A student fixes her hood as she walks across the campus at the University of Alaska Southeast on Thursday, Jan. 16, 2020. (Peter Segall | Juneau Empire)

A student fixes her hood as she walks across the campus at the University of Alaska Southeast on Thursday, Jan. 16, 2020. (Peter Segall | Juneau Empire)

UAS proposes undergrad tuition hikes for next academic year

Chancellor says 5% increase would help offset major funding cuts

By Michael S. Lockett

Juneau Empire

University of Alaska Southeast, along with other schools in the University of Alaska system, is looking at increasing tuition by 5% starting the fall 2020 semester.

The tuition increase, discussed at a Friday Board of Regents meeting, was brought on by drastic cuts to the state’s funding of the UA college system. The increase will generate between $375,000 and $500,000 for UAS, said university chancellor Rick Caulfield.

The 5% increase only applies to resident undergraduate students. The proposed tuition hike will cost a student taking 15 hours per semester roughly $400 more per year. The increase in cost per credit hour for a lower division course, or a freshman and sophomore level course, will go from $223 to $234. For an upper division course, it will go from $269 to $282.

Caulfield noted that only three students participated in a meeting that was set up for students to speak with university officials about the matter.

University chancellors also discussed their process for funding cuts for their respective universities during the meeting.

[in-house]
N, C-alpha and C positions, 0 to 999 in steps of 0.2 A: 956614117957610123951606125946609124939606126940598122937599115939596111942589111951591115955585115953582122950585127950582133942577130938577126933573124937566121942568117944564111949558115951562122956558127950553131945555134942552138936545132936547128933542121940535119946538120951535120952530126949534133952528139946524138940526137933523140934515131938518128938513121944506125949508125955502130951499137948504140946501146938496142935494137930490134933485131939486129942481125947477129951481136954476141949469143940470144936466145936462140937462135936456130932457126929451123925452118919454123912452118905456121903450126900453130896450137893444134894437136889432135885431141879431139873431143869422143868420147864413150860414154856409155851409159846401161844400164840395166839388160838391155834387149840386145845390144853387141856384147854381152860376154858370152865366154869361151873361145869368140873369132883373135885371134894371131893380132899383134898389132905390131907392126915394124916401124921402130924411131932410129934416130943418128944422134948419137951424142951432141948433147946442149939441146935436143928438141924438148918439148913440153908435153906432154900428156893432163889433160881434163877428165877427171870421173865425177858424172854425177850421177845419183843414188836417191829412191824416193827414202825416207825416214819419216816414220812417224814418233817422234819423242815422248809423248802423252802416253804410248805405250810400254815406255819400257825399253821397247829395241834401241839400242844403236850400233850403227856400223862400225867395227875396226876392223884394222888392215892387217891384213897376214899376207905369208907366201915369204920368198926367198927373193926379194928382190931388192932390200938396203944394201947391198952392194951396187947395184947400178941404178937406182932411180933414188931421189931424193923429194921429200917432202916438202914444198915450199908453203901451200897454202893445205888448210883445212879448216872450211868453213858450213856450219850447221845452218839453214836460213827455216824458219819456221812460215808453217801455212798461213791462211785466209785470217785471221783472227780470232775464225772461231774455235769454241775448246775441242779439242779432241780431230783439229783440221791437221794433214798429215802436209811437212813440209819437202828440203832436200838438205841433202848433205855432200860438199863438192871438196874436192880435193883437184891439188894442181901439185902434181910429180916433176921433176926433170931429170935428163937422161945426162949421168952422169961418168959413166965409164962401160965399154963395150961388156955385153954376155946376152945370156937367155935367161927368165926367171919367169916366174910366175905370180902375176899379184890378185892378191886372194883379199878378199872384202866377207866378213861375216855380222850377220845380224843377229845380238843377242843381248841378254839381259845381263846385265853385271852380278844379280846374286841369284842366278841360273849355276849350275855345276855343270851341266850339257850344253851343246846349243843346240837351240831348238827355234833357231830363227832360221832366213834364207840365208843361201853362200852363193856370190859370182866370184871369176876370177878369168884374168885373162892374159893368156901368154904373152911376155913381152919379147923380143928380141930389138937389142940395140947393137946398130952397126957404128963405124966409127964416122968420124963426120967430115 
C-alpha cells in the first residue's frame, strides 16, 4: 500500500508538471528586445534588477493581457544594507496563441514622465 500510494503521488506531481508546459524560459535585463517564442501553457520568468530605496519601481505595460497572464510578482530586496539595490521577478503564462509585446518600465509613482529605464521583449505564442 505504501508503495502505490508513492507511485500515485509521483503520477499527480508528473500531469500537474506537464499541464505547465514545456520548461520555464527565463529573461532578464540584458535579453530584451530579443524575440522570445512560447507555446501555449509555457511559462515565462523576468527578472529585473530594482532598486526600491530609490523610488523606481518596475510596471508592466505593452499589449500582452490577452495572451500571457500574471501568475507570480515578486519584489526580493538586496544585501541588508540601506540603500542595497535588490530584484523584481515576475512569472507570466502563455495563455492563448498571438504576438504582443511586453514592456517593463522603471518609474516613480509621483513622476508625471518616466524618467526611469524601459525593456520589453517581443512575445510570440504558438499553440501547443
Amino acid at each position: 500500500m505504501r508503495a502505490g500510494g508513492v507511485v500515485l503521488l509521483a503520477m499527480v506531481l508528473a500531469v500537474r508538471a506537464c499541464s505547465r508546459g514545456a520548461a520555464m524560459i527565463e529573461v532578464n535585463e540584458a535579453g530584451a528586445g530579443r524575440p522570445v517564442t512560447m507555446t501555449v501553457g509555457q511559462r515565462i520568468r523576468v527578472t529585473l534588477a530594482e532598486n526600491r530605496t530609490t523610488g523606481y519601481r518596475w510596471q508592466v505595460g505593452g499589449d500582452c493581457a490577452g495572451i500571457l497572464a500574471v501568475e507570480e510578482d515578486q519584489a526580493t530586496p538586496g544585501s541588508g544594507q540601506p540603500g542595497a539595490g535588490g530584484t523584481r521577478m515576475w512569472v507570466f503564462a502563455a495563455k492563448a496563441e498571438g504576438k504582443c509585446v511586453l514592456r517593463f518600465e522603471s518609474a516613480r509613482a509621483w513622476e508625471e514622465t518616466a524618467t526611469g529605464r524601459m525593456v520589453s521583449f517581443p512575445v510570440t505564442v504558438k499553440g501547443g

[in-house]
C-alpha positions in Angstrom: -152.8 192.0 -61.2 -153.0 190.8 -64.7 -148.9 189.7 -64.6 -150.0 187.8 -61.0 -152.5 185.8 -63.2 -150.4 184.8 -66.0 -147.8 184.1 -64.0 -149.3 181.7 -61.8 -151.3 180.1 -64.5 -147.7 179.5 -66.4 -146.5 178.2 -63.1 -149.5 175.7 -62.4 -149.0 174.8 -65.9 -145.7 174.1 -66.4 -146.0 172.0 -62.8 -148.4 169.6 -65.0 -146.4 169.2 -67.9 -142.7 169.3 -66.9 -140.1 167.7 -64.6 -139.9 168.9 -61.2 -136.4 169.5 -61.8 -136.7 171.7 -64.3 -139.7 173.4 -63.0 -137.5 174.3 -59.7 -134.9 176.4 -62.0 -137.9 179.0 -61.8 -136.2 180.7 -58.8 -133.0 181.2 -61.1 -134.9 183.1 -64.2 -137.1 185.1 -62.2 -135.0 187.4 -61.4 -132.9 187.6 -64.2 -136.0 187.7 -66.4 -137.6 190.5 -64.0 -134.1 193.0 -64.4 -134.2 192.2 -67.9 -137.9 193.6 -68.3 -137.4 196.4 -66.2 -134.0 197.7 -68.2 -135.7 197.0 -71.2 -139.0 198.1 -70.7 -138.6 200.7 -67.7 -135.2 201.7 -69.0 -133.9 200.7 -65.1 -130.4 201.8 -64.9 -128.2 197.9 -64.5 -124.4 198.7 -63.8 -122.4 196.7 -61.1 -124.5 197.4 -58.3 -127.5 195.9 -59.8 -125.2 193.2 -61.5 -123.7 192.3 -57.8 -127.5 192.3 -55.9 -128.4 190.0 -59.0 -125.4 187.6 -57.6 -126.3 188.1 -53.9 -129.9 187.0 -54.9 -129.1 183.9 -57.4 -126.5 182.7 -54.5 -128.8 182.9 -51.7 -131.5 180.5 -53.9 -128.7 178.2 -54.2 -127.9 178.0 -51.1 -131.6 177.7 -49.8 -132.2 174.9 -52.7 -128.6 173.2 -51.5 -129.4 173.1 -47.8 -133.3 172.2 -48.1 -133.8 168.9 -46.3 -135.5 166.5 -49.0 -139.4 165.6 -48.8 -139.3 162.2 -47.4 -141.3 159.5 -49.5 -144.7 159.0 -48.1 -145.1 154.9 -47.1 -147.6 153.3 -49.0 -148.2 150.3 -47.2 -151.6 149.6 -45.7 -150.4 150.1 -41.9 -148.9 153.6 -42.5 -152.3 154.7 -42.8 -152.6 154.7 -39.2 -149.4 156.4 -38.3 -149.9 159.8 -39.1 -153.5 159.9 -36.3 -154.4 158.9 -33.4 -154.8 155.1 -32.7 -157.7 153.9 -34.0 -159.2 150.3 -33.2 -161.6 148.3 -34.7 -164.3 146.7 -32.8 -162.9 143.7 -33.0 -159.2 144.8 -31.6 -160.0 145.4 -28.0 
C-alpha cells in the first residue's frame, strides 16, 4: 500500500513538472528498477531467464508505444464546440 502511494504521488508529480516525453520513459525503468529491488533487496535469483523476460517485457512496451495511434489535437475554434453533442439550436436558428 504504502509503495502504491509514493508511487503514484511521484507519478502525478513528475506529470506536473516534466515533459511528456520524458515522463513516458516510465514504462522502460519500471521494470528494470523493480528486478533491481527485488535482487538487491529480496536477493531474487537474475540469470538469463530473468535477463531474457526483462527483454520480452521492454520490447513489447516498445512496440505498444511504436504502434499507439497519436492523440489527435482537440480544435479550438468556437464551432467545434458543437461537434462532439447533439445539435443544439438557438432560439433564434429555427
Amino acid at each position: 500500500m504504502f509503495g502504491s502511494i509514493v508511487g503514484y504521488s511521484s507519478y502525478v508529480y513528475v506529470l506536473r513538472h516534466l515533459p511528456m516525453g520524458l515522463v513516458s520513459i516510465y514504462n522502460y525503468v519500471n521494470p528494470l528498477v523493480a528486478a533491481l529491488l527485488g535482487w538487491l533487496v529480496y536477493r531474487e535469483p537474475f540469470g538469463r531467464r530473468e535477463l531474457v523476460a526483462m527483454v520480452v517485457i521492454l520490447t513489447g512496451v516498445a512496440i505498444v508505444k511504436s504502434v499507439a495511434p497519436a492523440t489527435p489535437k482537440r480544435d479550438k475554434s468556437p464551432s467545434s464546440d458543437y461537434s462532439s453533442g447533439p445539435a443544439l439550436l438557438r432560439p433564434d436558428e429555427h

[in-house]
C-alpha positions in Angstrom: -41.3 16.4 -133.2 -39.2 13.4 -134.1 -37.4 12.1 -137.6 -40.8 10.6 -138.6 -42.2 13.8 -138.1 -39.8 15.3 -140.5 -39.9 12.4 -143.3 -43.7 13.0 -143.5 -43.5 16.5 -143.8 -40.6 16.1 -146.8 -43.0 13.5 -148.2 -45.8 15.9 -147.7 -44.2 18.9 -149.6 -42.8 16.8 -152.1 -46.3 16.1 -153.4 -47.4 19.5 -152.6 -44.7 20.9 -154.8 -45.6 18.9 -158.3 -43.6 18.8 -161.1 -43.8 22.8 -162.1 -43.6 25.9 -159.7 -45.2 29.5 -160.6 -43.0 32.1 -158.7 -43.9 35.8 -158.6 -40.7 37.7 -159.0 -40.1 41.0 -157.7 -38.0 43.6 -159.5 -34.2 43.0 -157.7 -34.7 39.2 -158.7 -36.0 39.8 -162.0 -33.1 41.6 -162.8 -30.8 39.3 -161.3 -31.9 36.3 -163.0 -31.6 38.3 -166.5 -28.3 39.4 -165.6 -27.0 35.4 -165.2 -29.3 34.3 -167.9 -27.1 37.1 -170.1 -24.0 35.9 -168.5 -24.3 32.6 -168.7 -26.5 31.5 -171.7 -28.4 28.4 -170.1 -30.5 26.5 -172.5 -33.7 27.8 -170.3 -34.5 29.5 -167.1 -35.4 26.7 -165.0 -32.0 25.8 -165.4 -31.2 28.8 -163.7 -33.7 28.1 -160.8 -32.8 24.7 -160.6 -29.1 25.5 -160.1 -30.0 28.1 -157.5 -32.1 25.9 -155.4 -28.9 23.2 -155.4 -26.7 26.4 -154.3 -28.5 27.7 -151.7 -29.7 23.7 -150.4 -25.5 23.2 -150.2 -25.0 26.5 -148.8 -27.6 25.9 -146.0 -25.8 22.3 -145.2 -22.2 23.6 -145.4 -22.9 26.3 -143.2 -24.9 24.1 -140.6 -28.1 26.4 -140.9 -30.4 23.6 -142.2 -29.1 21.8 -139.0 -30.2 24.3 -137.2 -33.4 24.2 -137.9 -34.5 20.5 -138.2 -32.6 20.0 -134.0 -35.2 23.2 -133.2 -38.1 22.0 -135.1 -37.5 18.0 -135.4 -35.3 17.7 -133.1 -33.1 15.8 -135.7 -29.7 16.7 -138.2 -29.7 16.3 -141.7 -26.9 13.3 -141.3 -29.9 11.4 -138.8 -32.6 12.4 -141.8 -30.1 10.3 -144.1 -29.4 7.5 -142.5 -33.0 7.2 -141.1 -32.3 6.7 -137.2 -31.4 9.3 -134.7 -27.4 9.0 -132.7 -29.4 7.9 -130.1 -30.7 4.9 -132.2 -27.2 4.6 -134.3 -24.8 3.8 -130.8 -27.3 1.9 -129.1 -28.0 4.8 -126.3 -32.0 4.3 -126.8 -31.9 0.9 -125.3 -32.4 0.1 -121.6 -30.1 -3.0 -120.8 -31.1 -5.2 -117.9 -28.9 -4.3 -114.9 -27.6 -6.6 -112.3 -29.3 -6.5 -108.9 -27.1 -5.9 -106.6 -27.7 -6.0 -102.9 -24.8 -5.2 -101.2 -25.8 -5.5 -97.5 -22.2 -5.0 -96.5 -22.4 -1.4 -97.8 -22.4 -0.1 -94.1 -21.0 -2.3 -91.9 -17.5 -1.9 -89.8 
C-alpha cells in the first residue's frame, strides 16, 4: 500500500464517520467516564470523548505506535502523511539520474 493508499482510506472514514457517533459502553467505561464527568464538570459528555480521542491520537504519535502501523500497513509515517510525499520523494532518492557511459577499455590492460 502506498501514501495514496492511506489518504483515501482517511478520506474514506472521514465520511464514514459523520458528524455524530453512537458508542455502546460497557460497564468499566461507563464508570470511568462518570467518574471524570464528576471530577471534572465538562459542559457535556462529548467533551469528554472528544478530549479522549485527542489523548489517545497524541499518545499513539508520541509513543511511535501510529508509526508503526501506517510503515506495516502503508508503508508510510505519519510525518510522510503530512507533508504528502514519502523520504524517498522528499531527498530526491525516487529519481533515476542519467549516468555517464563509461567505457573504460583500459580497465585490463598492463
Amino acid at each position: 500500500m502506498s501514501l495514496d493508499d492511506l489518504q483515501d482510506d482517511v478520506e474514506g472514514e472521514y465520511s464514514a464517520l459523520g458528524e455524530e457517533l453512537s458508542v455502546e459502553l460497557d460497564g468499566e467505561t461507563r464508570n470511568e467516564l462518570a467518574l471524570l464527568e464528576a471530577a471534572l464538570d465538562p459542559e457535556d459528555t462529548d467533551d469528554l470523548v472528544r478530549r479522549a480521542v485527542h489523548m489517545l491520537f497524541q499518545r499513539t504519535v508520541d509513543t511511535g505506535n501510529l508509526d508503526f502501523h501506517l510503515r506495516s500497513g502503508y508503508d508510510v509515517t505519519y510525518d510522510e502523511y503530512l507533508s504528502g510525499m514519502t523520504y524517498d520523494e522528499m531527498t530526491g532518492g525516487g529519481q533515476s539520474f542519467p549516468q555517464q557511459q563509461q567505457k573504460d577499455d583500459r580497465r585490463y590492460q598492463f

“Even if we’re gonna be smaller, we’re going to maintain quality in the programs we do have,” Caulfield said in a phone interview. “We do our best to stay away from across-the-board cuts.”

UAS’ strength lies in its teacher education track, marine biology and science programs, and in interdisciplinary programs, Caulfield said. UAS will also continue to focus on mining and maritime-oriented vocational training, as well as some other smaller programs that are central to UAS’ identity.

“Those are all programs that produce graduates that have the opportunity to go to work in Southeast Alaska,” Caulfield said. “There are programs that have smaller enrollments that are nevertheless critical to our mission at UAS. We want to continue to support the language programs and the Northwest art programs so they continue producing excellent graduates.”

To help with increased costs, Caulfield proposed, UAS will be taking a number of steps, including providing a 25% discount on occupational endorsement classes. The university will also be attempting to maximize financial support for students who have completed their FAFSA, taking 15 credits or more with the “Stay on Track” initiative, and for students who don’t qualify for Pell Grants.

• Contact reporter Michael S. Lockett at 757-621-1197 or mlockett@juneauempire.com.

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